In 2008, TB Alert India launched the Delhi DIVINE project in the Burari and Sant Nagar districts of Delhi to provide TB diagnosis and treatment facilities, supported by community outreach work to help local people access TB services. In early 2011, the project was extended until 2014 at the request of the Indian Government, and widened to reach an additional 300,000 people in the three adjoining districts of Swarup Nagar, Ibrahimpur and Nathupura.
TB Alert launched the COTHAZ project in February 2011 to help address TB and HIV co-infection in Zambia, with funding from the Department for International Development. COTHAZ stands for Community-led TB-HIV Advocacy in Zambia. It is a three-year partnership with seven Zambian NGOs, working in six areas of the country: Kabwe, Katete, Luanshya, Masaiti, Lusaka and Kitwe.
The COTHAZ project works at three levels: raising awareness of TB among local communities; advocating for better TB services at local level; and engaging with national government to secure funding and support for improved TB services.
Murambinda Mission Hospital TB Programme
TB Alert has been funding the Murambinda Hospital Tuberculosis Programme, across the district of Buhera, since 2002. Now the programme is looking to extend its reach to cover 1.57 million people across the entire Manicaland Province.
Murambinda’s TB programme aims to increase early detection and successful treatment of TB by:
Training community volunteers: Local volunteers are well placed to raise community awareness about TB symptoms, to identify and refer suspected TB patients to local clinics, to support patients through their treatment – and explain why treatment completion is so important – and to help find and remotivate TB patients that stopped treatment early.
Strengthening project management: Many health workers in local clinics believe that only highly trained doctors have the skills to address TB. Murambinda’s programme provides training for local health workers to develop and manage TB programmes – including community outreach and engagement activities, to address the social and economic factors that limit the effectiveness of medical interventions.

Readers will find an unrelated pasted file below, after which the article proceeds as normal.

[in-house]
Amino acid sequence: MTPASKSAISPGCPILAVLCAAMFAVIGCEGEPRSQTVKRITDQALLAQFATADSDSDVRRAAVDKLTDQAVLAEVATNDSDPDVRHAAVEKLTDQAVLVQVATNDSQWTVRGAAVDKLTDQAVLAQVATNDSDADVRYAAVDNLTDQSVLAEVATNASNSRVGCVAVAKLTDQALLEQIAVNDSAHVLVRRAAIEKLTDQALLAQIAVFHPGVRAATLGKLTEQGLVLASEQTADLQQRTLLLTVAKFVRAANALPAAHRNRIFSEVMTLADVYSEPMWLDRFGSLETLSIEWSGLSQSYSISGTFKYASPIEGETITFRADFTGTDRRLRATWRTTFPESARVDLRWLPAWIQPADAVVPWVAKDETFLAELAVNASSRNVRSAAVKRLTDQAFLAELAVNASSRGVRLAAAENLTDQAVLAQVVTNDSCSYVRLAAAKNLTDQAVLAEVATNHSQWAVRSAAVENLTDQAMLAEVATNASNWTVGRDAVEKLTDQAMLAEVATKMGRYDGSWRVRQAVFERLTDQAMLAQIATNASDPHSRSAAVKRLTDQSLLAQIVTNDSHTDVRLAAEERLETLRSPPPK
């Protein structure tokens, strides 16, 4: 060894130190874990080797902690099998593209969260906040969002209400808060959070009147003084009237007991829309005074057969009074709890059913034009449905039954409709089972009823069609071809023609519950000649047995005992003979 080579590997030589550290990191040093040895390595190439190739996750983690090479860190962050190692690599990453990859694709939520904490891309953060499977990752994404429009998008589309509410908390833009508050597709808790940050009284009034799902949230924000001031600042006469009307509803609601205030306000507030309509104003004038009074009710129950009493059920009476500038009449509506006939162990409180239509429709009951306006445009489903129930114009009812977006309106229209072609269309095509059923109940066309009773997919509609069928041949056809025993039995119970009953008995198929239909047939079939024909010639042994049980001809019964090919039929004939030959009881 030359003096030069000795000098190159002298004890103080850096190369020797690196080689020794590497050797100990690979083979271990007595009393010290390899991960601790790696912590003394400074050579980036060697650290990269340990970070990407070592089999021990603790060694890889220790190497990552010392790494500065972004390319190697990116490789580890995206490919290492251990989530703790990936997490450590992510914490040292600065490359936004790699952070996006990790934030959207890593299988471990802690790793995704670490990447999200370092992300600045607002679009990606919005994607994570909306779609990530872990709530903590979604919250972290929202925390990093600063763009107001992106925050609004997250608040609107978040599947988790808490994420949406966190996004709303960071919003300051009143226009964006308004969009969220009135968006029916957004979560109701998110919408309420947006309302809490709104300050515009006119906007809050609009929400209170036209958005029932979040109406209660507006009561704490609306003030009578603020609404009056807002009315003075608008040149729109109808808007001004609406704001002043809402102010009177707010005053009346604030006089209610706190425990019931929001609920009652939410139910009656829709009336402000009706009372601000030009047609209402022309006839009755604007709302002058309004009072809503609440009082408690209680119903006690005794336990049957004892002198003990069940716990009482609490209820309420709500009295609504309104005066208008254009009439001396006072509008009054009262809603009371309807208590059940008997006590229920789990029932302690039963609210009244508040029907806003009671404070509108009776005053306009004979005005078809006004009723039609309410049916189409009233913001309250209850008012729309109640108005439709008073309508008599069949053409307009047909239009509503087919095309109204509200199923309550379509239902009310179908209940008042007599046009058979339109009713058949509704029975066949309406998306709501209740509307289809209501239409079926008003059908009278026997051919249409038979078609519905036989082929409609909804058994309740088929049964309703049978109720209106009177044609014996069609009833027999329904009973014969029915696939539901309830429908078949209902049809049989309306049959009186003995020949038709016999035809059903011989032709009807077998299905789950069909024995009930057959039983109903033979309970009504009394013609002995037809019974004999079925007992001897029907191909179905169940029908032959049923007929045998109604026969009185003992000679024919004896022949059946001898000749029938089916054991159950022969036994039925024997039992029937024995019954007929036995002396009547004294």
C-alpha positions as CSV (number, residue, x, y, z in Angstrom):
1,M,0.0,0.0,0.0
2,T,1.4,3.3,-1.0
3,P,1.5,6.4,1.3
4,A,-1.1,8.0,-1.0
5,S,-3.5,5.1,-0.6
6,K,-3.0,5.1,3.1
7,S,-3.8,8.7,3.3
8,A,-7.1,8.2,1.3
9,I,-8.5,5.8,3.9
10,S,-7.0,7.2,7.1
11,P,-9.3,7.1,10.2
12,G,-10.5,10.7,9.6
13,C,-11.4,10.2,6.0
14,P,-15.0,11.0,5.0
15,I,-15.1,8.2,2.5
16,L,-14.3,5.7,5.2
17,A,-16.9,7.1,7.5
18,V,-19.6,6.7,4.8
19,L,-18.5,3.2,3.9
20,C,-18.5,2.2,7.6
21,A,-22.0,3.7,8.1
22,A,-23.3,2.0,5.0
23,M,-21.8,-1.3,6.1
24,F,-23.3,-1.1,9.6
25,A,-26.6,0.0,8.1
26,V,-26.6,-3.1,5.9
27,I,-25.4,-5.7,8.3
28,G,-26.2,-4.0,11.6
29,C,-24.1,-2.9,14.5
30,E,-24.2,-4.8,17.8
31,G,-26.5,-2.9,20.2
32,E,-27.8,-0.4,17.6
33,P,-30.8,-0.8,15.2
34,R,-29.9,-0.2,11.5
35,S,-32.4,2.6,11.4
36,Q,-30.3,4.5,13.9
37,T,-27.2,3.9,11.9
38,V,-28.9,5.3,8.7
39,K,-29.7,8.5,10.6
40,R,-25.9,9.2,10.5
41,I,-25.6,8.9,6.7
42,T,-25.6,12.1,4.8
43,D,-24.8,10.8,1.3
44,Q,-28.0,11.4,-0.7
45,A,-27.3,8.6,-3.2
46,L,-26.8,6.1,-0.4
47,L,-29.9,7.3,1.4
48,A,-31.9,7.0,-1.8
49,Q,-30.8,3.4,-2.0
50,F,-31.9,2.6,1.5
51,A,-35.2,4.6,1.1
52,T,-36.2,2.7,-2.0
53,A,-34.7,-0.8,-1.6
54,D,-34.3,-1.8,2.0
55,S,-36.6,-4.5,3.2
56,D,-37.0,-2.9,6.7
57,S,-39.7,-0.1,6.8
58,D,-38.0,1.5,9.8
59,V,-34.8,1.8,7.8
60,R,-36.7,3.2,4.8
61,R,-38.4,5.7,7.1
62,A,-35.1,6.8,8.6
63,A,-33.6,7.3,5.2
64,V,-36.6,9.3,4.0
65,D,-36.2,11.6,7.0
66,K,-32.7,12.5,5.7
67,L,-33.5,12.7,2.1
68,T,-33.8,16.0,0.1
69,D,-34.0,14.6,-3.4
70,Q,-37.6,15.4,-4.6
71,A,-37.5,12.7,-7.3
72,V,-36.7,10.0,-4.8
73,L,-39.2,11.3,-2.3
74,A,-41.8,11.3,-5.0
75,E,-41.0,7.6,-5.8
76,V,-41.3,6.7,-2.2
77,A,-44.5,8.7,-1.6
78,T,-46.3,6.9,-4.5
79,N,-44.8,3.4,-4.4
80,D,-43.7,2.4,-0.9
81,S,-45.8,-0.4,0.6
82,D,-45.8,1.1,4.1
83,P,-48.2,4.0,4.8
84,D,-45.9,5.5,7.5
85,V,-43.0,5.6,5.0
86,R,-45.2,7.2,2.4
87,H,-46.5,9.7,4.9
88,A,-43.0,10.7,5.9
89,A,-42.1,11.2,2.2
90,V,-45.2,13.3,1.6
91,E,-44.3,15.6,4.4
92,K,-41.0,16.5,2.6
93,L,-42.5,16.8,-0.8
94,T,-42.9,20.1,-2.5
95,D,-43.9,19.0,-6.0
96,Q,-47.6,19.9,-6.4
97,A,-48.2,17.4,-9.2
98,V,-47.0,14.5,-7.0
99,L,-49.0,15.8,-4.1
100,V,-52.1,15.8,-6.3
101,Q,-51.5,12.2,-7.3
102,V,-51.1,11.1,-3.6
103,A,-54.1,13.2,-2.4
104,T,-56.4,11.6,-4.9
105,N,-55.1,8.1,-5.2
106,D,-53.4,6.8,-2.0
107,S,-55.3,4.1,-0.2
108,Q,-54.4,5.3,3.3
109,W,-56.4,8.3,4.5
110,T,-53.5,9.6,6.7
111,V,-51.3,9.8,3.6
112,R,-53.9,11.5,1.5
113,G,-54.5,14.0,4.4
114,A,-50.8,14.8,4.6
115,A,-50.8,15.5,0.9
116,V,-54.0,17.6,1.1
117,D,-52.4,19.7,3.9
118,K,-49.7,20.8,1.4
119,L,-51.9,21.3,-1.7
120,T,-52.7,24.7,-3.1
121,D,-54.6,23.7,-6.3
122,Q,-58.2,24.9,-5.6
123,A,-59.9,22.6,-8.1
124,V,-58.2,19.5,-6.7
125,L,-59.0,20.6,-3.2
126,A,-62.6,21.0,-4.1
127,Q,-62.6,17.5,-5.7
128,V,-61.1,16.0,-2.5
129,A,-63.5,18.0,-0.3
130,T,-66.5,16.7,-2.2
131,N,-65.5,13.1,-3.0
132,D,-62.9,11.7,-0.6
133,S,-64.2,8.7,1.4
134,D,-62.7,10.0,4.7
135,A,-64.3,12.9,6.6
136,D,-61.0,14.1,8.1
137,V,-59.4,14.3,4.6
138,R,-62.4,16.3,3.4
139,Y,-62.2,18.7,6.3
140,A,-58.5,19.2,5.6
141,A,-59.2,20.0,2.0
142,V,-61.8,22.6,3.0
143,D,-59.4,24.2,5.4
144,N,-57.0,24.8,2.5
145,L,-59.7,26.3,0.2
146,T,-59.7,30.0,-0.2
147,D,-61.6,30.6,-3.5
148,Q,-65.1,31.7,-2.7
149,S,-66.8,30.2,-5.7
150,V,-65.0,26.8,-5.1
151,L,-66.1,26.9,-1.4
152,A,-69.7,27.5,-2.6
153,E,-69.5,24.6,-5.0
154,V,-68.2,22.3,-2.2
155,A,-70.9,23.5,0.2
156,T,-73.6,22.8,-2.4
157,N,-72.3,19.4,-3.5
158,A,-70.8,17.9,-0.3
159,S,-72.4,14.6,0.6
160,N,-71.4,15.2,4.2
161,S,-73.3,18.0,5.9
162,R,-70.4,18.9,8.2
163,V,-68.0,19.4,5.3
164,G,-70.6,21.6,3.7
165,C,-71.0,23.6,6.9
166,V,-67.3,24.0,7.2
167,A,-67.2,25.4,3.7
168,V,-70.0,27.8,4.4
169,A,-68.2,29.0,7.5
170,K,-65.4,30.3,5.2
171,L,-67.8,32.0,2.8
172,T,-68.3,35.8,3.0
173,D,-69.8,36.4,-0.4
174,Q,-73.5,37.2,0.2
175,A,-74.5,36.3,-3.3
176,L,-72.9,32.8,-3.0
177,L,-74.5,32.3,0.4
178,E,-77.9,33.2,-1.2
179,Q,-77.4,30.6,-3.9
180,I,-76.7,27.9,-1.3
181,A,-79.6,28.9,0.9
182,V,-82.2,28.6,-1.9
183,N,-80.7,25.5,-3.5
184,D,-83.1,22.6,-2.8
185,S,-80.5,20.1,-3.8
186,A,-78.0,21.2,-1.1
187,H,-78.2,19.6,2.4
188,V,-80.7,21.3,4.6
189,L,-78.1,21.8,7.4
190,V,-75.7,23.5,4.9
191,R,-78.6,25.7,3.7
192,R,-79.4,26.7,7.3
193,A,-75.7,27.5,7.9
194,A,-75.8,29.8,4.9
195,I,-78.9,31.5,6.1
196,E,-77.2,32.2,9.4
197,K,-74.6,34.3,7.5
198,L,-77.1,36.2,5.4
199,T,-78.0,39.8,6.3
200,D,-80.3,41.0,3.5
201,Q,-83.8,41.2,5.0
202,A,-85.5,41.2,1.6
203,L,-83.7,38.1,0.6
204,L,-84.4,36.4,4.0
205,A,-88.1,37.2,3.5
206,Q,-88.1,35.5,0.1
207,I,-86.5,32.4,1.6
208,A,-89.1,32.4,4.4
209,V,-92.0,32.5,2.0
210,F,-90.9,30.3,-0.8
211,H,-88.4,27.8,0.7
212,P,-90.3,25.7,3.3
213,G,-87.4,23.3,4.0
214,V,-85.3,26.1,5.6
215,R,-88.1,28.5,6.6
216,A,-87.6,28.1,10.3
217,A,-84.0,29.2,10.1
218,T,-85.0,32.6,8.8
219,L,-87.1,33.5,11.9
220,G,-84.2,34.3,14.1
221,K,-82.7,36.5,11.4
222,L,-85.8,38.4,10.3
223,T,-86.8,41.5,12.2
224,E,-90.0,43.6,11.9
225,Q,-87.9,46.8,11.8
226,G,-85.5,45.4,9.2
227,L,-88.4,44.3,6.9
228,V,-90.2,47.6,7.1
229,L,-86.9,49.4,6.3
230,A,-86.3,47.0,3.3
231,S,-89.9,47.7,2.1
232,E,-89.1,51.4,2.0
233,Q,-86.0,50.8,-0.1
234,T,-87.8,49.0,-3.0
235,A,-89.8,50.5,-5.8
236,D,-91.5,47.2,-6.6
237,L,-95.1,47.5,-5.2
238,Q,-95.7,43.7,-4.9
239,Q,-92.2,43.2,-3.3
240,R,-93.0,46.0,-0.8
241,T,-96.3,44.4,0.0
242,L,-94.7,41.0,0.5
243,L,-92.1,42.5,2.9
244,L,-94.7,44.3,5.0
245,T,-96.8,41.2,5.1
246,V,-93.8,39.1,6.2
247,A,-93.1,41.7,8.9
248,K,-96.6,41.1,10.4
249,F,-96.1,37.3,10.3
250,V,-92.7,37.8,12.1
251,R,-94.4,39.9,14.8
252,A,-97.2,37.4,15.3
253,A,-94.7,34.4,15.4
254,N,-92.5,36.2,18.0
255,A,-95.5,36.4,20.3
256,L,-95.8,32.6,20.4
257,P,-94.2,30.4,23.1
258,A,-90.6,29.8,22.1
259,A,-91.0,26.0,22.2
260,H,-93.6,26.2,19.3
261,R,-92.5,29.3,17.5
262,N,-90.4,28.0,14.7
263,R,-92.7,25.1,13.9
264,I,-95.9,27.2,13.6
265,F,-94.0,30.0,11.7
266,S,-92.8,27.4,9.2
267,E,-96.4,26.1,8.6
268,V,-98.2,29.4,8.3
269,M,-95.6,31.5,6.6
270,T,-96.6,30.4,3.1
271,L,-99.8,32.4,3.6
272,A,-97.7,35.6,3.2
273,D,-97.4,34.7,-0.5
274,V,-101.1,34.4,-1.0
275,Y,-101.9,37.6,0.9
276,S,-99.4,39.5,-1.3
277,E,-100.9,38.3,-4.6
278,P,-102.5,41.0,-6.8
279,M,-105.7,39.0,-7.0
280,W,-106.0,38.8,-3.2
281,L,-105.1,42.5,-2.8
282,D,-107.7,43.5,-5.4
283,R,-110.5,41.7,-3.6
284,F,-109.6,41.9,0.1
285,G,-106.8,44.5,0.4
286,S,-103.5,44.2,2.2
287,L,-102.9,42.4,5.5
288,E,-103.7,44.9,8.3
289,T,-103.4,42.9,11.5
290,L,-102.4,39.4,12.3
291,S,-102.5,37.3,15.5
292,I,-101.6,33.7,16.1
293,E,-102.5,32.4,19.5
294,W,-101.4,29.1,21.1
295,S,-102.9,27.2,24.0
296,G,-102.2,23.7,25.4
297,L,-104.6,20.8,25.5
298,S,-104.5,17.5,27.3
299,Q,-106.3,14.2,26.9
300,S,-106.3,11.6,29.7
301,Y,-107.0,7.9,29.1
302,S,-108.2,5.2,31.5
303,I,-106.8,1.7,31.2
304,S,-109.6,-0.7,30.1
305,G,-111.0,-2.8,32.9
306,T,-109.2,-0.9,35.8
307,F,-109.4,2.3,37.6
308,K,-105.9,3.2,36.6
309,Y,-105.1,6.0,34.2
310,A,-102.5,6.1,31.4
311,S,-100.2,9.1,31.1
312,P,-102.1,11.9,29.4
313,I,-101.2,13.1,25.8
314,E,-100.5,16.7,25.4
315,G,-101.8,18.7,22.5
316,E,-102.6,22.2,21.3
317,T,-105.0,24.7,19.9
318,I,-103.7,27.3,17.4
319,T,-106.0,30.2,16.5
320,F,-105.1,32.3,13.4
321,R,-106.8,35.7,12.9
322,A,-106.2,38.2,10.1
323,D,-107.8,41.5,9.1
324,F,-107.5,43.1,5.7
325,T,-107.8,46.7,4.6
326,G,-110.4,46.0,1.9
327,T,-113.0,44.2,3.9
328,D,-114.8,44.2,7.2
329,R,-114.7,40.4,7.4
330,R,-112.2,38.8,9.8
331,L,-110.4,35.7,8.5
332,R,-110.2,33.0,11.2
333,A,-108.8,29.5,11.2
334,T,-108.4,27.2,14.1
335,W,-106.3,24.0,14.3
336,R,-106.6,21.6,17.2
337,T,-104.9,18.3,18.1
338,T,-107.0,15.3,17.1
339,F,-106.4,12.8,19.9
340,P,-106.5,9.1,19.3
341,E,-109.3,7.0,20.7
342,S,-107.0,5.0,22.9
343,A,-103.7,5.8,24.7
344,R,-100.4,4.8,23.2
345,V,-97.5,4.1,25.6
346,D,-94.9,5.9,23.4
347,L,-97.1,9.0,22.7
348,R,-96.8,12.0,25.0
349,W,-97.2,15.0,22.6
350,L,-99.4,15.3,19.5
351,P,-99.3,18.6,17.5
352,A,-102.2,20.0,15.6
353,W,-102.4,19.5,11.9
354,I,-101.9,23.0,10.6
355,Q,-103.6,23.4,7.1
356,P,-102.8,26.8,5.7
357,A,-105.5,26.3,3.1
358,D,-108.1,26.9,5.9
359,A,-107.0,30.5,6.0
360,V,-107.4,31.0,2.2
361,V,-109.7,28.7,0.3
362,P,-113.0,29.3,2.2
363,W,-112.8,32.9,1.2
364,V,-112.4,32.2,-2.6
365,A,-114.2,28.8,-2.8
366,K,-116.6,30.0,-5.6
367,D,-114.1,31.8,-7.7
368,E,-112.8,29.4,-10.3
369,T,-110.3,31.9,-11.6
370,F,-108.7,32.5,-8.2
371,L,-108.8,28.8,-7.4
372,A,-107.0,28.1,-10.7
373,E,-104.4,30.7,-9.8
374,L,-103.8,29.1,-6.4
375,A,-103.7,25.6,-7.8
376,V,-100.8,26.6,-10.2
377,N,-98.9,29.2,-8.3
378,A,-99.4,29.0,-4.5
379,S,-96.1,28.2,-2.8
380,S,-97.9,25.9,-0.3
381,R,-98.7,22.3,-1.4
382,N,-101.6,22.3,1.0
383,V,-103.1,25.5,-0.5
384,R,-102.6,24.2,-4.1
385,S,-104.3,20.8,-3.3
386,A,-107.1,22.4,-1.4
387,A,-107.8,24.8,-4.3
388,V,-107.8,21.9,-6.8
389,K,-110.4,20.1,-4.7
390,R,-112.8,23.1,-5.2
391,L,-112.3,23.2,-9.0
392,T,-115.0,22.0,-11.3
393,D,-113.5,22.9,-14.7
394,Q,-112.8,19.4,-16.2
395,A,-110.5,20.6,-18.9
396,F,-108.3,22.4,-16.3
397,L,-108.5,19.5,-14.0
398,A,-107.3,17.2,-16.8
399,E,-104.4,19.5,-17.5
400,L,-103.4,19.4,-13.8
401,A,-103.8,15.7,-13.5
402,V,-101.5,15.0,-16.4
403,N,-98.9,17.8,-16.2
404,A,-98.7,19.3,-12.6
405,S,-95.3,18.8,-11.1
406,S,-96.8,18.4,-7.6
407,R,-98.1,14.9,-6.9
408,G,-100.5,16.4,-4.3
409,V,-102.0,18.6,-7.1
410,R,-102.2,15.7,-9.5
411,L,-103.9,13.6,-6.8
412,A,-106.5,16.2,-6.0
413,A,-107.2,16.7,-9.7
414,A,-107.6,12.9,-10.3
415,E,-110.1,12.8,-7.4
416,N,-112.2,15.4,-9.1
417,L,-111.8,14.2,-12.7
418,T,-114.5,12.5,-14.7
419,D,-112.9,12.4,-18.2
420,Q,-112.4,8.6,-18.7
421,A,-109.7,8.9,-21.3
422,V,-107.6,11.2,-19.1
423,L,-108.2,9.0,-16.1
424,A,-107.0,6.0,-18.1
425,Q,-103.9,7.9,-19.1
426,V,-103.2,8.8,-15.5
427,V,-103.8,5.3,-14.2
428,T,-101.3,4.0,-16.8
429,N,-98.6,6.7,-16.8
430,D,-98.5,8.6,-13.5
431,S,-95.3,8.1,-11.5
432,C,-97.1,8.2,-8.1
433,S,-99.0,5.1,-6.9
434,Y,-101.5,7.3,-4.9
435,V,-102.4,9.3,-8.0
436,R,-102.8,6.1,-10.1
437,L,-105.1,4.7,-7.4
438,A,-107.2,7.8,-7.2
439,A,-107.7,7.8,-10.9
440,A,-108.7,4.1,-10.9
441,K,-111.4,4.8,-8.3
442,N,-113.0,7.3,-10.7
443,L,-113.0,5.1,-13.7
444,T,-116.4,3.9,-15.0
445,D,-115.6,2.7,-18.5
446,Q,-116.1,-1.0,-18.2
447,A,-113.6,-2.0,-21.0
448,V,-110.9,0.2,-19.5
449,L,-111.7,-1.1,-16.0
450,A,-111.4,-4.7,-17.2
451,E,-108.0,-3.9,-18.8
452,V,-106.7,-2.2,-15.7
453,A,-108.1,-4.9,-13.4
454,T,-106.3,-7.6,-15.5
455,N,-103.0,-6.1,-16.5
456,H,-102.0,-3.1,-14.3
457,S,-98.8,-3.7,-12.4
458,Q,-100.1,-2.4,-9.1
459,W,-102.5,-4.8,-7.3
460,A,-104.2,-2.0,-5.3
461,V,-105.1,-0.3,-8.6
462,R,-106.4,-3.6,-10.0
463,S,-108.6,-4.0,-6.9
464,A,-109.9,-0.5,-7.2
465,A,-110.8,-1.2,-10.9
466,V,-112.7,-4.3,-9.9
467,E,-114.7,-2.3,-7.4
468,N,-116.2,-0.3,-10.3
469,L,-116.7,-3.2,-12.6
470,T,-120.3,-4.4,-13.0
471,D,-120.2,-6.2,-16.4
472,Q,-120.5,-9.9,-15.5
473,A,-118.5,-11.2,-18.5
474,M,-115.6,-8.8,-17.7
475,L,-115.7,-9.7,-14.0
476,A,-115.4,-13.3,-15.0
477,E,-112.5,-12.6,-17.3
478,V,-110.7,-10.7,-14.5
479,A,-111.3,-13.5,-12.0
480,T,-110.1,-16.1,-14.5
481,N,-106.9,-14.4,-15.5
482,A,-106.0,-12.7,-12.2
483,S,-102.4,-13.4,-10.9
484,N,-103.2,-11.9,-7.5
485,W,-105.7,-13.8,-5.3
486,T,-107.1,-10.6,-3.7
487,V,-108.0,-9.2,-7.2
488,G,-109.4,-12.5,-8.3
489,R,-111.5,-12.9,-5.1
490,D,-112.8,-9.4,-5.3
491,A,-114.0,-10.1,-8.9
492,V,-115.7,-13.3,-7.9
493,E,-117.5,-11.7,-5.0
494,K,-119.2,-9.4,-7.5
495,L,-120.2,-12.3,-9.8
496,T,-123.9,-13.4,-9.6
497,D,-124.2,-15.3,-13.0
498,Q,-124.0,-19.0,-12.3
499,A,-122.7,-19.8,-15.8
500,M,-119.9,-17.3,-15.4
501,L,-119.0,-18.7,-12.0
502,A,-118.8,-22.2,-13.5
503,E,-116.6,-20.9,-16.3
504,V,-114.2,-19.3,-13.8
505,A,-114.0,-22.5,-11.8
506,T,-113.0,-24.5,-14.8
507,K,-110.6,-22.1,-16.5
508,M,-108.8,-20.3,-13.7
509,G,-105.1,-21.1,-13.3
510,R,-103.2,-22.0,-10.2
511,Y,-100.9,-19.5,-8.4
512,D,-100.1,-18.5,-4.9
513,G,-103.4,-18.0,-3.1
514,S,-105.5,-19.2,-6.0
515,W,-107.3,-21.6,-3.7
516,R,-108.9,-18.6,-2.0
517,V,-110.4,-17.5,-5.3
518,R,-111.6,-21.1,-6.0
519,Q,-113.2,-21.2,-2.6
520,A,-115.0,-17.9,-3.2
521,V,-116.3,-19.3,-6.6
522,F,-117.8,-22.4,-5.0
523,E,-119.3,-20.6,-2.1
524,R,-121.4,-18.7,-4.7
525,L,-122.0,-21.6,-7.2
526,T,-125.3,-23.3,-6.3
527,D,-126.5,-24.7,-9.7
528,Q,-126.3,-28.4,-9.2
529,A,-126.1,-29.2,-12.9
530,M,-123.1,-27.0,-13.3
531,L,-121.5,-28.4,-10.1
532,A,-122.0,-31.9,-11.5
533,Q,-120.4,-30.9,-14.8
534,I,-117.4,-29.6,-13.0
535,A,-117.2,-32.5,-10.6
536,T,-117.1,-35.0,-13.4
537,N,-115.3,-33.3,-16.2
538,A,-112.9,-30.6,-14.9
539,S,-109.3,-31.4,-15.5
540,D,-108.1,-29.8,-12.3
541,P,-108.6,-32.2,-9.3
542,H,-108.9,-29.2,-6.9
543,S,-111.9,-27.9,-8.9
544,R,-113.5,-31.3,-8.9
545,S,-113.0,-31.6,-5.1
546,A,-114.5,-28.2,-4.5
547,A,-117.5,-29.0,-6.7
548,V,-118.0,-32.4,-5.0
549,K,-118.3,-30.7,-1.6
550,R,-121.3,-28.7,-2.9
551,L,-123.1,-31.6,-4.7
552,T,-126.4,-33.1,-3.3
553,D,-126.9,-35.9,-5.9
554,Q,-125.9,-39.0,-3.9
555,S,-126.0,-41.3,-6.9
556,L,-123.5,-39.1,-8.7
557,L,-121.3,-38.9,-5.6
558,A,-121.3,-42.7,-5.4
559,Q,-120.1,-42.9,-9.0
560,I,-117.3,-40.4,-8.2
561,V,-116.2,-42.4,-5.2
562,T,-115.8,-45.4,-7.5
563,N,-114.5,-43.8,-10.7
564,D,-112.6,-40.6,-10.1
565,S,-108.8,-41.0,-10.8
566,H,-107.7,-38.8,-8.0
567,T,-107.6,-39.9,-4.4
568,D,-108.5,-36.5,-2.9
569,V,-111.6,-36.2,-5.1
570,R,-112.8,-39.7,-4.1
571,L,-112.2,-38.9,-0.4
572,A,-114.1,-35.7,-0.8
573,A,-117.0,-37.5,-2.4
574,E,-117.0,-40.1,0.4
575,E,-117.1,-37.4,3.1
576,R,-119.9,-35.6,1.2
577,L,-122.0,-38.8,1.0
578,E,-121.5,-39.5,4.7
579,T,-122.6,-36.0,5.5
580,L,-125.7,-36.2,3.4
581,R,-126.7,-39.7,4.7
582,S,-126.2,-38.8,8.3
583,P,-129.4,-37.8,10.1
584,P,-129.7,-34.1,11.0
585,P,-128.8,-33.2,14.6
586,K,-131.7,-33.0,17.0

Strengthening clinical record keeping: Murambinda’s TB programme seeks to strengthen TB data capturing, record keeping and monthly reporting at all clinics and hospitals. This allows them to fully understand the picture of TB in the local area, including how many patients fail to complete treatment successfully, and to avoid drug-shortages. The project’s TB Data Managers visit clinics to check registers and make follow-up visits to patients who have discontinued treatment. They also ensure that each clinic has enough stock of anti-tuberculosis drugs.
President and Patrons
Sir John Crofton 1912–2009.
As Emeritus Professor of Respiratory Diseases and Tuberculosis at Edinburgh University in the 1950s – a place and time in which TB was the leading cause of death in young people – Sir John led the team responsible for bringing TB under control. His ‘Edinburgh Method’ was the first demonstration of mass control of TB, which was subsequently instituted in 23 European countries. Sir John was a leader in the work of the World Health Organisation, a celebrated author and an influential teacher. Sir John was knighted in 1977 and awarded the Union Medal in 2005 by the International Union Against Tuberculosis and Lung Disease, for his contributions to TB control. To the end of his life in 2009, at the age of 97, Sir John continued as a tireless campaigner on TB issues and fundraiser for TB Alert.
Sir John's legacy continues to support TB Alert’s life-saving work through The Sir John Crofton Fund To Fight TB: http://www.tbalert.org/index.php/support-us/give-money/sir-john-crofton-fund